Dylan Molenaar, University of Amsterdam

Beyond simple main effects: Challenges to the substantive interpretation of higher-order statistical effects

Keynote Speaker
2019 Early Career Award

Using traditional psychometric models like the linear factor model and the two-parameter logistic item response theory model, the simple main effects of items and subjects can be inferred from the first two moments of the matrix of observed scores. The resulting parameters are statistically useful for various practical issues including item calibration, test equating, and adaptive testing, and for various substantive issues like establishing group differences in IQ and personality. However, some substantive hypotheses predict statistical effects that go beyond the first two moments of the data. Examples of these higher-order effects include non-linear effects, non-normal effects, heteroskedastic effects, and mixtures of different effects. Studying phenomena like these is substantively interesting but statistically challenging as the distributional assumptions underlying common psychometric models may distort the modeling results once violated. In this presentation, the challenges of studying higher-order statistical effects are illustrated using cases from the fields of intelligence, personality, and response time research.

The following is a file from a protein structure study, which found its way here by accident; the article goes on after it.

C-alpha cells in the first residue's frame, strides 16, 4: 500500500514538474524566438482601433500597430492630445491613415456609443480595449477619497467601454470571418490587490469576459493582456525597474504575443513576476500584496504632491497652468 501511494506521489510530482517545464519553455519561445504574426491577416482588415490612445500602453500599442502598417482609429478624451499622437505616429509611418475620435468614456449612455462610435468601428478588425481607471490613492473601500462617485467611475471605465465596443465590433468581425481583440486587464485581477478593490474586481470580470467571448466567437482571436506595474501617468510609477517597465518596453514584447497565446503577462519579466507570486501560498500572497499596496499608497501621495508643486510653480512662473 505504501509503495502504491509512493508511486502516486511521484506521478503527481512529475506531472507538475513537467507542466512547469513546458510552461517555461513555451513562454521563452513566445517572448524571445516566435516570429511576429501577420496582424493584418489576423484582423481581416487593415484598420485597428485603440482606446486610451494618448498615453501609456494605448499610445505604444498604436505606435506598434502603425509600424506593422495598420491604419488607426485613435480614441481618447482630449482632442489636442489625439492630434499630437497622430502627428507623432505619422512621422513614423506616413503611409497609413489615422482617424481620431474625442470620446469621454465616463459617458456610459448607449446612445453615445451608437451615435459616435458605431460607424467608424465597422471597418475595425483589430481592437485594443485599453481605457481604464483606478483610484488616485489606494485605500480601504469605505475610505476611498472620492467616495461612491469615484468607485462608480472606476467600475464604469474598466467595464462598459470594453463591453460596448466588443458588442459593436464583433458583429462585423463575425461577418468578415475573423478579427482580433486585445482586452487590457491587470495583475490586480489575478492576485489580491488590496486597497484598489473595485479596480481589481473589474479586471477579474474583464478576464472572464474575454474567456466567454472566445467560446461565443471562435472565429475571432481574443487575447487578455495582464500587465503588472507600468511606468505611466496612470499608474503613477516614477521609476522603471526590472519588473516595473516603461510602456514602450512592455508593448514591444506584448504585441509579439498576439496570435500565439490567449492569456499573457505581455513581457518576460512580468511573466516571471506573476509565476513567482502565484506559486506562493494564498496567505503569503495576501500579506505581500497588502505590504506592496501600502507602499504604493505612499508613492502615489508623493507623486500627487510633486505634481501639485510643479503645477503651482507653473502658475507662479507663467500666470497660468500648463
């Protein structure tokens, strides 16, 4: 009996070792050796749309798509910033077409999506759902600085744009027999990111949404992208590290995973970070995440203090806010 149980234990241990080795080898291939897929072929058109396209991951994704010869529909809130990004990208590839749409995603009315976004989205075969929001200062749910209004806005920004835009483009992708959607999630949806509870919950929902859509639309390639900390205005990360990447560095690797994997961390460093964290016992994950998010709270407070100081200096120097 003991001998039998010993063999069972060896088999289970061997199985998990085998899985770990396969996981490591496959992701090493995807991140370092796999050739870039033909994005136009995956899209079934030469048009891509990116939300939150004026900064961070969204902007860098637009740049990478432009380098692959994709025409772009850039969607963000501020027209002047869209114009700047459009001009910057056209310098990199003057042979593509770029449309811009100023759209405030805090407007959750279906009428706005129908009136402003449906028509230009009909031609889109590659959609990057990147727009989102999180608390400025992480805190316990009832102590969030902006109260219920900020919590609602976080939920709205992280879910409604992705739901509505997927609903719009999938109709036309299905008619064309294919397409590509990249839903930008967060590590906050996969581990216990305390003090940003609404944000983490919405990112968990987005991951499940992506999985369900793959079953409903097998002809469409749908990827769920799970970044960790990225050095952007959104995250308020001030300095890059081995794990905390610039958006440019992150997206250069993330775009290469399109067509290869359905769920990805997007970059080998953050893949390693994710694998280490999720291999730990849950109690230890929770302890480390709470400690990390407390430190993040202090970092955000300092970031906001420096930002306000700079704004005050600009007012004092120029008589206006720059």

Dylan Molenaar

Dylan Molenaar is an assistant professor at the University of Amsterdam, The Netherlands. He obtained his PhD in 2012 from the same university. His dissertation, entitled “Testing distributional assumptions in psychometric measurement models” and supervised by Conor Dolan, received the Dissertation Prize by the Psychometric Society in 2013. In 2014, he was a visiting scholar at the Ohio State University. His current research is funded by a personal grant from the Netherlands Organization for Scientific Research and focusses on psychometric models for responses and response times. Other research interests include factor analysis and item response theory in general, and modeling of intelligence and personality test data.

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